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1. Journal of Catholic Social Thought: Volume > 21 > Issue: 1
Tia Noelle Pratt

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2. Journal of Catholic Social Thought: Volume > 21 > Issue: 1
Monica Marcelli-Chu Orcid-ID

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This paper proposes a way of navigating the tension between the local and global in Fratelli tutti. The author argues that the encyclical exemplifies and develops an analogical approach for authentic encounter. The analogical approach to God and its use of language emphasize a tensive space between the known and unknown, which the author transposes to human encounter. The encyclical grounds and develops this transposed analogical approach through emphasis on cultural diversity, with a bifocal affirmation of difference and desire for relationship. Francis’s attention to Indigenous peoples grounds attention to the local as disposing toward a global outlook in care for the natural world. Finally, the author applies this approach to reflection on reconciliation between Indigenous peoples and the Church in Canada. Reflection on language is thereby put to the work of engaging the tensive and morally complex space between truth and reconciliation—namely, the space of encount er where healing is ongoing.

3. Journal of Catholic Social Thought: Volume > 21 > Issue: 1
Phyllis Zagano, Orcid-ID Fernando Garcia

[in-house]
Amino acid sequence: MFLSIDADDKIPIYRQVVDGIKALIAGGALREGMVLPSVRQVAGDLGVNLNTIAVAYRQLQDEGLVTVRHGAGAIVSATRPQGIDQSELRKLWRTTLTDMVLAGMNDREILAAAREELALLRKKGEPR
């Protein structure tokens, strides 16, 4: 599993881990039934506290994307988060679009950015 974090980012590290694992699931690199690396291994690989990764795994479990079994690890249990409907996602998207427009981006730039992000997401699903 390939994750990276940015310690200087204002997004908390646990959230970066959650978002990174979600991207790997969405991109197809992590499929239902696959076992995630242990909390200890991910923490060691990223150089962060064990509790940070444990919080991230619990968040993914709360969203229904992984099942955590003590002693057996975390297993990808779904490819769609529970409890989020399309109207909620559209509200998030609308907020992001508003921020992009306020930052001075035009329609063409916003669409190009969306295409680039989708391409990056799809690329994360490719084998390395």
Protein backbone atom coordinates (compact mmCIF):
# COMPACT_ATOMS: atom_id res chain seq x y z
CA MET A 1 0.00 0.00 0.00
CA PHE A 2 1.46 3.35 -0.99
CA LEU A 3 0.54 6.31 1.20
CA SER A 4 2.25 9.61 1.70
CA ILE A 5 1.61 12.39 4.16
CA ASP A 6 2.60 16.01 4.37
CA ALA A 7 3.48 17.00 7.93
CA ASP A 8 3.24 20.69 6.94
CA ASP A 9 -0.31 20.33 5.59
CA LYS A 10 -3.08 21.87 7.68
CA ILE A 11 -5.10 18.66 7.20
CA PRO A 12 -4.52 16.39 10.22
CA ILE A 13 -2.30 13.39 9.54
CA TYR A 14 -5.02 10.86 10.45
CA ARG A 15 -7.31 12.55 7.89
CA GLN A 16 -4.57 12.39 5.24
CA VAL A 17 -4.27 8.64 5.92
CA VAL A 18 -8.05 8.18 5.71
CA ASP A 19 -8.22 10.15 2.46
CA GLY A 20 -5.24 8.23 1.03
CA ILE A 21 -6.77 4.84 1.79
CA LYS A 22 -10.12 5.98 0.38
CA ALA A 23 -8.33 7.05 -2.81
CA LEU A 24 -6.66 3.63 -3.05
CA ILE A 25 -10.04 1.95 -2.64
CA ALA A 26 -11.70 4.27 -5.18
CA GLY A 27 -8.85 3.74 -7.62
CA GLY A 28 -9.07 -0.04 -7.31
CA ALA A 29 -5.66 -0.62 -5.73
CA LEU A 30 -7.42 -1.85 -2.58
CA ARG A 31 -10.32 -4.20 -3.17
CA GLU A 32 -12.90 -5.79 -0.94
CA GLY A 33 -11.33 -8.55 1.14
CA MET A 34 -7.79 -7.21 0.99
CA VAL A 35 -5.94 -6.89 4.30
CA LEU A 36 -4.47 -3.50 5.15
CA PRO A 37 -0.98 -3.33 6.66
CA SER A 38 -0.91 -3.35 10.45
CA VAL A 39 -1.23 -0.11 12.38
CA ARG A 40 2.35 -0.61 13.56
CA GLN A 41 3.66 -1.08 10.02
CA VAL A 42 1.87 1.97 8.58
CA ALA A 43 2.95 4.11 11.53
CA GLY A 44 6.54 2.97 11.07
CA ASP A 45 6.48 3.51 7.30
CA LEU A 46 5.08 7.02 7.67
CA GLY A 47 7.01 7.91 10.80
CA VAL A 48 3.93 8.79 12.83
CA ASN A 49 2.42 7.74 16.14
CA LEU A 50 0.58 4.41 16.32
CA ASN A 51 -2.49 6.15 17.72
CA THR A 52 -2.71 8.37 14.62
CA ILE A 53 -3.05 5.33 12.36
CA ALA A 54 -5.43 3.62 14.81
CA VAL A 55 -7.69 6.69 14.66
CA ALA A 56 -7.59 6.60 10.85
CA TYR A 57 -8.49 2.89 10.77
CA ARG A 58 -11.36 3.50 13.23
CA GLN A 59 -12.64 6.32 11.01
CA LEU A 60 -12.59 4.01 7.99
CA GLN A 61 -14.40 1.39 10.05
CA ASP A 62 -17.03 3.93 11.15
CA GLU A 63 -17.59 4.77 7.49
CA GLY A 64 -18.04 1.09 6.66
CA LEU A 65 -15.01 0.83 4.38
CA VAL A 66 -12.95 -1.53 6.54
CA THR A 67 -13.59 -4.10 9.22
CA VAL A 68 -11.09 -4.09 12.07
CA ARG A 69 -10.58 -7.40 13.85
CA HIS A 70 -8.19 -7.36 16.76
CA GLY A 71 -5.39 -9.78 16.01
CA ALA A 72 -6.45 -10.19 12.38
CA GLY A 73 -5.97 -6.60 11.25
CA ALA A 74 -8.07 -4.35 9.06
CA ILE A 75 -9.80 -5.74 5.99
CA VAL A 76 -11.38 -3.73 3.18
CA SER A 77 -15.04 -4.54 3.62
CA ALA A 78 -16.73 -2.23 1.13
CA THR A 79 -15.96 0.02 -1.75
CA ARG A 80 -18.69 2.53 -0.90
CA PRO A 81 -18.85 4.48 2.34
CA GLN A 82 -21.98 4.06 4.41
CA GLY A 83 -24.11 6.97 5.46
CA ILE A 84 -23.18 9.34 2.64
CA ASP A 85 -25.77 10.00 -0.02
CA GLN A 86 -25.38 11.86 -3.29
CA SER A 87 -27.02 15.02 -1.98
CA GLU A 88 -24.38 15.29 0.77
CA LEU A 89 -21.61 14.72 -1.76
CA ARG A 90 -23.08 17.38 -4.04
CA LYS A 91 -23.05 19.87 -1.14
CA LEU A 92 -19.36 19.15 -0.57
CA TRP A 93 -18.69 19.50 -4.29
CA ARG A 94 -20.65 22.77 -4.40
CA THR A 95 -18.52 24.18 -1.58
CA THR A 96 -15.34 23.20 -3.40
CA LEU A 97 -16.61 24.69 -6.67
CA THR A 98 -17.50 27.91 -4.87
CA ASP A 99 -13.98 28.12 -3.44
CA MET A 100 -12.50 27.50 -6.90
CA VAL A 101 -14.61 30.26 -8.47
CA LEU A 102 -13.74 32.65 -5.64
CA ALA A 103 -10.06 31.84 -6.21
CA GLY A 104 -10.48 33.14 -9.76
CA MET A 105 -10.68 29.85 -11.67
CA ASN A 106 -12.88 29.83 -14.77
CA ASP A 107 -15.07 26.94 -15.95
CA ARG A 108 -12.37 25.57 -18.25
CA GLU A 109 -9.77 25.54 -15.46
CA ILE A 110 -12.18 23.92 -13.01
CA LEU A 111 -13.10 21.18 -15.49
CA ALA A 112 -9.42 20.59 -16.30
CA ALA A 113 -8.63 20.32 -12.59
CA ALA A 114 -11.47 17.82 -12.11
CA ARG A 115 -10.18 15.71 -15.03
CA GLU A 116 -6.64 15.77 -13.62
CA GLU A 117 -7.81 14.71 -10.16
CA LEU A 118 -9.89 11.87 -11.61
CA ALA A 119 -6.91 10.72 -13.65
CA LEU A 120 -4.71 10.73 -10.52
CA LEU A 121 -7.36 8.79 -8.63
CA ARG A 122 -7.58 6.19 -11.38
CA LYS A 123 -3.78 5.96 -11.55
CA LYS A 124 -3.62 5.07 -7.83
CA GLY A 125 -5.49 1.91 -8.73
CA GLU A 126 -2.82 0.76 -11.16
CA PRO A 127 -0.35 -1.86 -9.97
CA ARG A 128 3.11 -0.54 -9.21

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The responses of 178 Latin dioceses in the United States Conference of Catholic Bishops (USCCB) to the Preparatory Document for the Synod on Synodality were synthesized in fourteen regional reports. From these reports, and a report of lay groups, the USCCB produced the US report, which was synthesized with 111 other national reports into the Working Document for the Continental Stage (DCS). The latter was provided to seven continental assemblies. North American participants discussed the DCS in virtual meetings, and a writing team produced the North American report. The synthesized result of the continental assemblies’ reports was the synod’s 2023 Instrumentum laboris. This article discusses US diocesan participation and the North American response to the DCS as they contributed to the Instrumentum laboris’ statement relative to “the question of women’s inclusion in the diaconate.” It includes a table documenting US diocesan responses to questions of women’s participation in the Church.